What does every one of these examples of educator intimidation have in common? The professors and teachers are all leftists. When looking up the definition for leftist on Wikipedia (I wouldn’t recommend it), I found the most ridiculous definition as one who supports social equality with the Right Wing supporting social inequality. Isn’t Wikipedia’s bias just wonderful? Merriam-Webster dictionary defines the left wing as “the part of a political group that consists of people who support liberal or socialist ideas and policies.” Thus, a leftist is one who holds to this world view.
While the leftist might support social and economic equality, equality does not always correlate with the terms liberty or fairness. Government subsidies, themselves originated from left-leaning social programs, are even noted by Revkin (2010) in the New York Times as lacking fairness for certain energy firms while promoting others. Additionally, the Soviet Union sacrificed freedom and standard of living for its own version of “equality.” McClelland (2014) states that Communism under the Soviets failed to motivate the workers to produce enough goods to promote a high standard of living.
It’s quite convenient that these leftist educators are in league with socialism. Vladimir Lenin, leader of the Bolshevik Revolution, stated, “Give me four years to teach the children and the seed I have sown will never be uprooted.” This same sentiment is being bandied about today as the leftists indoctrinate our children into collectivist drones to serve the statist agenda. The idea is to get them young so you’ll have them for life.
According to Biddle (2012), “Collectivism is the idea that the individual’s life belongs not to him but to the group or society of which he is merely a part, that he has no rights, and that he must sacrifice his values and goals for the group’s ‘greater good’” (para. 3). This is the opposite of individualism which promotes the idea that the life of the individual person belongs to himself or herself. In an individualistic society, a person is free to choose his or her own path regardless of the state’s desires.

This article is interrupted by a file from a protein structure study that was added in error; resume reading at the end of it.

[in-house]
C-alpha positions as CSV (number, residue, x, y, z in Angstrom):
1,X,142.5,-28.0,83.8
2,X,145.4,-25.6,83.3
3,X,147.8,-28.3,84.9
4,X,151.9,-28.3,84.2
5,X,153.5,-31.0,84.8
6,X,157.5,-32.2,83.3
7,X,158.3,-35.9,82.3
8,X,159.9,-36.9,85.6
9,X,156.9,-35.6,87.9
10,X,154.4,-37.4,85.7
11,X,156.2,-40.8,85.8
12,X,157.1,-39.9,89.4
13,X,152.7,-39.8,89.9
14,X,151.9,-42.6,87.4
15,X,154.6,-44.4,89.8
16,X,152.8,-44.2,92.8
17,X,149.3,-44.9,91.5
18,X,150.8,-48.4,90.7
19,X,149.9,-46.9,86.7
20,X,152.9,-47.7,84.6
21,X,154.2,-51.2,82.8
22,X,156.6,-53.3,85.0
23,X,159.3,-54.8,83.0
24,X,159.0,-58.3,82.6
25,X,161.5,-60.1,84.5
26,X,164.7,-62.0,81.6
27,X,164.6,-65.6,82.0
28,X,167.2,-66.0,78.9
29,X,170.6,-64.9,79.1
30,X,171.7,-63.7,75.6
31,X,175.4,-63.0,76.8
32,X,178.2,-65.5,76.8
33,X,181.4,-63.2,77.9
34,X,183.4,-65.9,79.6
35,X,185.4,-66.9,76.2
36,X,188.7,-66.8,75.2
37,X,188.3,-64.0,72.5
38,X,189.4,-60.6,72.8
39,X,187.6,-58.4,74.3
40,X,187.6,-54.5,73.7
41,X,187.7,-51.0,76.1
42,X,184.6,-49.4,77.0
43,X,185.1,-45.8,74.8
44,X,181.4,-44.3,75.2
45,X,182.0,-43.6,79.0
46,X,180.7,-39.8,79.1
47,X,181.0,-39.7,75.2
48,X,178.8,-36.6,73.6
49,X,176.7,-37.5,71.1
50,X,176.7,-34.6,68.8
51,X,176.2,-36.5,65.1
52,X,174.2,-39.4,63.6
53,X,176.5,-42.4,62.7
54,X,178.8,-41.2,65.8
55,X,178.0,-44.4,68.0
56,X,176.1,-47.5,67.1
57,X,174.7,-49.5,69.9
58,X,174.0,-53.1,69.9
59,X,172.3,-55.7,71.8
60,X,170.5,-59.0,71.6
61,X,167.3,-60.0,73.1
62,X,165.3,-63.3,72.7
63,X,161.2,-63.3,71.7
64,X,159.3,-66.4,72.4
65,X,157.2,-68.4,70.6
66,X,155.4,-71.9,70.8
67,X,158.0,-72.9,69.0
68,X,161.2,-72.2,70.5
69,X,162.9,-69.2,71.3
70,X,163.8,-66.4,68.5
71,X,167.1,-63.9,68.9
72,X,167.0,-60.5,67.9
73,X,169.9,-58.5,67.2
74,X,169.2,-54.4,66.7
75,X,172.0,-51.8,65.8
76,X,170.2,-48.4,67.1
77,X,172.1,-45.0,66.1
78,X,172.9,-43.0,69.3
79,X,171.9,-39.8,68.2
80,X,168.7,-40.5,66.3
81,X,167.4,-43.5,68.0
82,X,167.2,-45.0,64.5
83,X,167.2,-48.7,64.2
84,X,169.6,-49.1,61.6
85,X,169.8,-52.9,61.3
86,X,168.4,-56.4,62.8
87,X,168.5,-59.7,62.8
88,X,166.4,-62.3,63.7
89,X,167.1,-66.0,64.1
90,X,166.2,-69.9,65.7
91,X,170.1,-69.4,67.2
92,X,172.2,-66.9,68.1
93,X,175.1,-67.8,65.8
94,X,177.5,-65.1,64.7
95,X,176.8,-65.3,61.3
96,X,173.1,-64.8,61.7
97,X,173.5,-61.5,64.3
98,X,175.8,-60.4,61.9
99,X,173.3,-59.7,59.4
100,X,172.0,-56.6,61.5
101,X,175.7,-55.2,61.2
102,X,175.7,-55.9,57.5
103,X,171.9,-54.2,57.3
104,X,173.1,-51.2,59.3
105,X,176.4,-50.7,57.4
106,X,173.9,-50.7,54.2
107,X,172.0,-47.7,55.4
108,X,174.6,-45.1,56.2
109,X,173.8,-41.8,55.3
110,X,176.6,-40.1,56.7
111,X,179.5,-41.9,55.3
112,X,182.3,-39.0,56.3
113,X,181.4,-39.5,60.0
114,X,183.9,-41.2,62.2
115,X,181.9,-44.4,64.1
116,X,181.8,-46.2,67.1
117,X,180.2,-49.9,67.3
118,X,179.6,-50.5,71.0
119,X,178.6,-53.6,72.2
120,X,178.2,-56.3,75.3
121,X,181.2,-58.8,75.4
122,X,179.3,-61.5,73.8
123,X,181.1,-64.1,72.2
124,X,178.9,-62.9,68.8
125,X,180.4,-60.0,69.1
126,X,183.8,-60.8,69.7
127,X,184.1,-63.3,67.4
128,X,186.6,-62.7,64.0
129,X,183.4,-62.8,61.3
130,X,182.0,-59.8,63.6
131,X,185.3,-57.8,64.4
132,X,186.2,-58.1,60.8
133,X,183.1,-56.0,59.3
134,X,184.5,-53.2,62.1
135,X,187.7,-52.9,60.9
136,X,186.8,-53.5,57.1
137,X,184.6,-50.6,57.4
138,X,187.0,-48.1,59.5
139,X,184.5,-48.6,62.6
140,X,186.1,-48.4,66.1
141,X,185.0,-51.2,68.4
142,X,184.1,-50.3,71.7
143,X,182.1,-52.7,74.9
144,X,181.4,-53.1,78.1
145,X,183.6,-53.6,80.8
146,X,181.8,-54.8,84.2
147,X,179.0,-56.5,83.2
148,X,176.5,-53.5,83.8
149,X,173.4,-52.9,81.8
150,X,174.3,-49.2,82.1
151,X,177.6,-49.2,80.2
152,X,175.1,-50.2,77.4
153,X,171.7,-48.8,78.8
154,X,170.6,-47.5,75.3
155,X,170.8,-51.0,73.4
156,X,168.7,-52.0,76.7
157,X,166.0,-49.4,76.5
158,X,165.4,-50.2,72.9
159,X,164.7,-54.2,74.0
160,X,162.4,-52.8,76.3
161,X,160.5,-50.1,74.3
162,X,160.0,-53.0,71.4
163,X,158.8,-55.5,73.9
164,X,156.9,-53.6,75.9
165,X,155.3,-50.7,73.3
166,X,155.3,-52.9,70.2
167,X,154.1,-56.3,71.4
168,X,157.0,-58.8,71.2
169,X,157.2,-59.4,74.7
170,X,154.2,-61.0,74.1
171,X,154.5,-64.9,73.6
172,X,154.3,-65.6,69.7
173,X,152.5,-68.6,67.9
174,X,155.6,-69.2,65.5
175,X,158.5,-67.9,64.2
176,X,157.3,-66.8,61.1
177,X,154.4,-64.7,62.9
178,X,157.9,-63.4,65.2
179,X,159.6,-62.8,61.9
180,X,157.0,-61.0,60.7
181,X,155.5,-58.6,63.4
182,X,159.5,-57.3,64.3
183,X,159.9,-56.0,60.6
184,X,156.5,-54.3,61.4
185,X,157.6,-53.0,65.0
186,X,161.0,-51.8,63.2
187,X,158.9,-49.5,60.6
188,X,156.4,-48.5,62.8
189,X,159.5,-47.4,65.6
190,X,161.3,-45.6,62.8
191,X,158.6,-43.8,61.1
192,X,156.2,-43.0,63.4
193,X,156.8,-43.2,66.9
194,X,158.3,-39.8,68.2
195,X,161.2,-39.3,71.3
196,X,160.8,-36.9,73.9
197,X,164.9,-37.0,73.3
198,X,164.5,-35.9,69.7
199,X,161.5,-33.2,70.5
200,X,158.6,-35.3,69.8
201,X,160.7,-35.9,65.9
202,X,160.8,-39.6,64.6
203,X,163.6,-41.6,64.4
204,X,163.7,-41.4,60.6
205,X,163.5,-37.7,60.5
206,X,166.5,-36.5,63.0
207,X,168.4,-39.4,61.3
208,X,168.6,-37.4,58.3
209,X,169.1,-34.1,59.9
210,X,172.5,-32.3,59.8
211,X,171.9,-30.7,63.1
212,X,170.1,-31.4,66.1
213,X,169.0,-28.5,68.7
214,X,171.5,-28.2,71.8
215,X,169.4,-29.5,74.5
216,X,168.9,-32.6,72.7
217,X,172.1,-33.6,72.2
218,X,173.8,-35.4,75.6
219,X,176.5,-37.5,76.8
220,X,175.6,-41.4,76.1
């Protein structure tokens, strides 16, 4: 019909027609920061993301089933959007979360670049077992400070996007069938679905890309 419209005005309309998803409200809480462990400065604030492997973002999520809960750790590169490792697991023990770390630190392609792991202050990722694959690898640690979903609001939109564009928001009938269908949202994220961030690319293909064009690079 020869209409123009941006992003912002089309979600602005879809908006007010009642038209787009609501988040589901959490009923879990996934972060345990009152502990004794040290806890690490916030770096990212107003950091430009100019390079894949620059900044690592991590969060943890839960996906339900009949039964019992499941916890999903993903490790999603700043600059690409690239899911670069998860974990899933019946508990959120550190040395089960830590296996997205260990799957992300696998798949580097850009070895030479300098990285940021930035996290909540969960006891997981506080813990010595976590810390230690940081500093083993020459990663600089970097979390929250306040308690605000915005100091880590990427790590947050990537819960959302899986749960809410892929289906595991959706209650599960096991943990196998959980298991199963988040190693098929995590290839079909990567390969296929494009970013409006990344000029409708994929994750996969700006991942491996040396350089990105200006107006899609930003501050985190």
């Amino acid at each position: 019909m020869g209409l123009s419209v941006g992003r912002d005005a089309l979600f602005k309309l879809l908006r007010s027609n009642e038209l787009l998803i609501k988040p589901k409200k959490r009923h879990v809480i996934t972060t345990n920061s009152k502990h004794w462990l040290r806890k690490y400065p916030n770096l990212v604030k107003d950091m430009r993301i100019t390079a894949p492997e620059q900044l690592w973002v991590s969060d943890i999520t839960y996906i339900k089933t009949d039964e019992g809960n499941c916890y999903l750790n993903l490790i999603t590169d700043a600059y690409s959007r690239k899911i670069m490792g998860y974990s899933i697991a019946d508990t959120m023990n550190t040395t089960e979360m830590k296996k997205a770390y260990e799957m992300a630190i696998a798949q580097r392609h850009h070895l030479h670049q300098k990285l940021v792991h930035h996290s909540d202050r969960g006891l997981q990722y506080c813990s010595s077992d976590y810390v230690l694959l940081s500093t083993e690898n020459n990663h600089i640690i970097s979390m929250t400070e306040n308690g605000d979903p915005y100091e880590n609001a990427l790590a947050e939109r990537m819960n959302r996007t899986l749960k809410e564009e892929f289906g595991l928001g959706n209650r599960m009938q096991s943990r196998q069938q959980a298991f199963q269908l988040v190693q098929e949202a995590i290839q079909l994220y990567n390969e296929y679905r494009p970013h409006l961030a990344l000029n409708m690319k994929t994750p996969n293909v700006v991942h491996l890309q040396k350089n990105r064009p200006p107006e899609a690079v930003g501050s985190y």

Why mention collectivism in a discussion about socialist education? I mention it due to the fact that collectivism is the wood that fuels the fire of the social agenda. Without all of us being on the same page, socialism would crumble without the financial support of the agreeable and eager sheep. A socialist society needs the producers to provide money for the programs that assist the “disenfranchised.” This is the reason leftists like to trivialize the right wing competition by making their views seem evil and uncaring. “The Republican health plan is for old people to die.” “The Right hates the poor. “ “Christians just want to stone gays.” You don’t want old people to die, hate the poor, or want to stone homosexuals; so, the left seems like the way to go. However, none of those arguments are based in reality are really meant to shame you into buying into their propaganda.
This absolutist avenue of creating a guilty collective consciousness has worked so well for the Left that they have been organized against us with almost one central voice. One of the greatest blessings of the Right, free thought, can also prove to be its curse if we let it. All people situated within this spectrum tend to exhibit many different opinions which can divide as much as unite. We need to unite now more than ever because as Benjamin Franklin said, “We must hang together, gentlemen...else, we shall most assuredly hang separately."
Biddle, C. (2012). Individualism vs. collectivism: our future, our choice. The Objective Standard, 7(1). Retrieved from http://www.theobjectivestandard.com/issues/2012-spring/individualism-collectivism.asp.
McClelland, E. (2014). Communism saved the American worker. Salon. Retrieved from http://www.salon.com/2014/04/01/communism_saved_the_american_worker_how_soviet_competition_raised_our_living_standards/.
Revkin, A.C. (2010, August 2). All’s not fair when it comes to energy subsidies. New York Times. Retrieved from http://dotearth.blogs.nytimes.com/2010/08/02/alls-not-fair-when-it-comes-to-energy-subsidies/?_php=true&_type=blogs&_r=0.